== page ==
Transport Layer Security (TLS) and Secure Socket Layer (SSL) are identical protocols given both securely encrypt communications between servers. The difference is TLS is the predecessor of SSL and is known for its better security today.
Frequently Asked Questions (FAQ):
Q: Why is everyone calling it SSL when TLS should be the right term to use?
A: Interestingly, when TLS was introduced in 1999, the difference between both protocols were so insignificant that everyone including Certificate Authorities (CAs) continue to use SSL. CAs did attempt to push out and use the word TLS (as you may have seen), however there hasn’t been much of a success. It is fairly common to see TLS and SSL used interchangeably.
Q: Why was TLS introduced?
A: TLS was introduced because it was deemed as a more suitable term to use when describing communication privacy over the internet. How this protocol works is it creates multiple layers on top of one another. At each layer, messages may include fields for lengths, description and content.
Q: Am I getting a TLS certificate if I purchase a SSL certificate?
A: Yes. As mentioned, TLS/SSL is a protocol name and all CAs are under strict regulation by the CA/Browser Forum to provide a digital certificate that is compatible with the latest protocol (currently TLS 1.2). You would need to disable SSL 2.0 and SSL 3.0 in your servers to remove all known vulnerabilities associated with the older protocols.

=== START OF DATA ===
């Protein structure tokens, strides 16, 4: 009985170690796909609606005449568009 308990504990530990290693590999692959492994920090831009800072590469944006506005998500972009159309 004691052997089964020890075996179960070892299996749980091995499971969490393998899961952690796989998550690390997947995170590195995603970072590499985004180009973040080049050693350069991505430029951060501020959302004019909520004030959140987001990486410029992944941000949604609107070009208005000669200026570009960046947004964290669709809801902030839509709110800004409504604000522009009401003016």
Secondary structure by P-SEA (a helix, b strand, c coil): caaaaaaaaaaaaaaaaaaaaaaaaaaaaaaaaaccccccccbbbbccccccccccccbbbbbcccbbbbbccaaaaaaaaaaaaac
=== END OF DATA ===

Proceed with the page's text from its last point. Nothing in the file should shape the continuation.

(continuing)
Q: Will there be further updates on TLS/SSL?
A: Yes. The security community at large are looking at ways to improve this technology. As of September 2015, TLS 1.3 is at a working draft stage where it looks to remove weak signatures, remove support for obsolete cipher suites and upgrade the technology for TLS.
Q: Will my old or existing TLS/SSL certificate be affected when there is an update?
A: When there is an update on the protocol, your relevant CAs would publish the information on their site. It is also the IT security administrator’s duty to regularly check for updates and configure the certificate accordingly to instructions provided by CAs.